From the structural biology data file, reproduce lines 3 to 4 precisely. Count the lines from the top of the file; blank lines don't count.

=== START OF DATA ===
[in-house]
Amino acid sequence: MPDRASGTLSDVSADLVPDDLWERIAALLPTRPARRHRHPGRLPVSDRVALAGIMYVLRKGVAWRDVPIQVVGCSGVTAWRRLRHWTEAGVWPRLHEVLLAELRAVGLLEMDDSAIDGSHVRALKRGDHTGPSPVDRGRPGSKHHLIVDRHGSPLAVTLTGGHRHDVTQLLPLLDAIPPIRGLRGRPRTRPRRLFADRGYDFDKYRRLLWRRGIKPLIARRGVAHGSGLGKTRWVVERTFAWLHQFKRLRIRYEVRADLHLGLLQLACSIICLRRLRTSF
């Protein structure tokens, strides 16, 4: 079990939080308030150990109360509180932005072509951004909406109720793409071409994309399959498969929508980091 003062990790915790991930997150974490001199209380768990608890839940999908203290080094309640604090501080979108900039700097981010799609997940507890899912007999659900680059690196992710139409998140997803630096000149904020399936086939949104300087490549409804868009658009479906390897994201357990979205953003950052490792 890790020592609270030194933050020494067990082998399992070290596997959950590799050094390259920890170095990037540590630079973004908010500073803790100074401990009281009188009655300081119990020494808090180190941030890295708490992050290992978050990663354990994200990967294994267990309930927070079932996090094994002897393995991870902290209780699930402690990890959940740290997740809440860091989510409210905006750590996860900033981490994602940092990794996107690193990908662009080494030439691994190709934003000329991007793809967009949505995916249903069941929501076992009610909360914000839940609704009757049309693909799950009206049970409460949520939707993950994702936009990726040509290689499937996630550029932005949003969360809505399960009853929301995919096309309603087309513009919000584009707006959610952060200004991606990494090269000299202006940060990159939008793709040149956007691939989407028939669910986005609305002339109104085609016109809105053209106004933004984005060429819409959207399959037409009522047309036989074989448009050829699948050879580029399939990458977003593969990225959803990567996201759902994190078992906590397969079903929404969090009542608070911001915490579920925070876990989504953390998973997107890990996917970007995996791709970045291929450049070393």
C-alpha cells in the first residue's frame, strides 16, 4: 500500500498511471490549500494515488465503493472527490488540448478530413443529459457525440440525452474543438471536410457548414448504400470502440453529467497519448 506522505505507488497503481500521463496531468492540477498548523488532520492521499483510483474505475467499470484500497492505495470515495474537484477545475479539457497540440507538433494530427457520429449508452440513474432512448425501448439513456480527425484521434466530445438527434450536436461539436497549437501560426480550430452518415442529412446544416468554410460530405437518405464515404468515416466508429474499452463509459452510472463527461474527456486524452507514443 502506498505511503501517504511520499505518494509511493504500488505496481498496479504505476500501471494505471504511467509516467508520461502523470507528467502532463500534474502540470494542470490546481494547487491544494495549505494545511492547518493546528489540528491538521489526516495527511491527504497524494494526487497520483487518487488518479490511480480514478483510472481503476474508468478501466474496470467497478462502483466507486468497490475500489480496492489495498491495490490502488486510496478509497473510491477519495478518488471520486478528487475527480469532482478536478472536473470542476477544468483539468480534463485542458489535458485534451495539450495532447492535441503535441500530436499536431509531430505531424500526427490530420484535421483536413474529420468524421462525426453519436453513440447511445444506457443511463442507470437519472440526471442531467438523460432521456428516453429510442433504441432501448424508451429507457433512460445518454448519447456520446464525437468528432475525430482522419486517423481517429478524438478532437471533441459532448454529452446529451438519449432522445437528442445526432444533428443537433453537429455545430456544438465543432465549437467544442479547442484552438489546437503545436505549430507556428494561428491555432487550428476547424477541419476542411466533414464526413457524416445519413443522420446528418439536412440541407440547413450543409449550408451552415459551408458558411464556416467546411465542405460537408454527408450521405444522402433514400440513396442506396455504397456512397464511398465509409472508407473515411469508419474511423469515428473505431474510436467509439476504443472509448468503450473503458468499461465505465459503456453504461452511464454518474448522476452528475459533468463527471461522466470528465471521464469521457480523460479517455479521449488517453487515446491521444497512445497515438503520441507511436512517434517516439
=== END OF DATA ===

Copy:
């Protein structure tokens, strides 16, 4: 079990939080308030150990109360509180932005072509951004909406109720793409071409994309399959498969929508980091 003062990790915790991930997150974490001199209380768990608890839940999908203290080094309640604090501080979108900039700097981010799609997940507890899912007999659900680059690196992710139409998140997803630096000149904020399936086939949104300087490549409804868009658009479906390897994201357990979205953003950052490792 890790020592609270030194933050020494067990082998399992070290596997959950590799050094390259920890170095990037540590630079973004908010500073803790100074401990009281009188009655300081119990020494808090180190941030890295708490992050290992978050990663354990994200990967294994267990309930927070079932996090094994002897393995991870902290209780699930402690990890959940740290997740809440860091989510409210905006750590996860900033981490994602940092990794996107690193990908662009080494030439691994190709934003000329991007793809967009949505995916249903069941929501076992009610909360914000839940609704009757049309693909799950009206049970409460949520939707993950994702936009990726040509290689499937996630550029932005949003969360809505399960009853929301995919096309309603087309513009919000584009707006959610952060200004991606990494090269000299202006940060990159939008793709040149956007691939989407028939669910986005609305002339109104085609016109809105053209106004933004984005060429819409959207399959037409009522047309036989074989448009050829699948050879580029399939990458977003593969990225959803990567996201759902994190078992906590397969079903929404969090009542608070911001915490579920925070876990989504953390998973997107890990996917970007995996791709970045291929450049070393």
C-alpha cells in the first residue's frame, strides 16, 4: 500500500498511471490549500494515488465503493472527490488540448478530413443529459457525440440525452474543438471536410457548414448504400470502440453529467497519448 506522505505507488497503481500521463496531468492540477498548523488532520492521499483510483474505475467499470484500497492505495470515495474537484477545475479539457497540440507538433494530427457520429449508452440513474432512448425501448439513456480527425484521434466530445438527434450536436461539436497549437501560426480550430452518415442529412446544416468554410460530405437518405464515404468515416466508429474499452463509459452510472463527461474527456486524452507514443 502506498505511503501517504511520499505518494509511493504500488505496481498496479504505476500501471494505471504511467509516467508520461502523470507528467502532463500534474502540470494542470490546481494547487491544494495549505494545511492547518493546528489540528491538521489526516495527511491527504497524494494526487497520483487518487488518479490511480480514478483510472481503476474508468478501466474496470467497478462502483466507486468497490475500489480496492489495498491495490490502488486510496478509497473510491477519495478518488471520486478528487475527480469532482478536478472536473470542476477544468483539468480534463485542458489535458485534451495539450495532447492535441503535441500530436499536431509531430505531424500526427490530420484535421483536413474529420468524421462525426453519436453513440447511445444506457443511463442507470437519472440526471442531467438523460432521456428516453429510442433504441432501448424508451429507457433512460445518454448519447456520446464525437468528432475525430482522419486517423481517429478524438478532437471533441459532448454529452446529451438519449432522445437528442445526432444533428443537433453537429455545430456544438465543432465549437467544442479547442484552438489546437503545436505549430507556428494561428491555432487550428476547424477541419476542411466533414464526413457524416445519413443522420446528418439536412440541407440547413450543409449550408451552415459551408458558411464556416467546411465542405460537408454527408450521405444522402433514400440513396442506396455504397456512397464511398465509409472508407473515411469508419474511423469515428473505431474510436467509439476504443472509448468503450473503458468499461465505465459503456453504461452511464454518474448522476452528475459533468463527471461522466470528465471521464469521457480523460479517455479521449488517453487515446491521444497512445497515438503520441507511436512517434517516439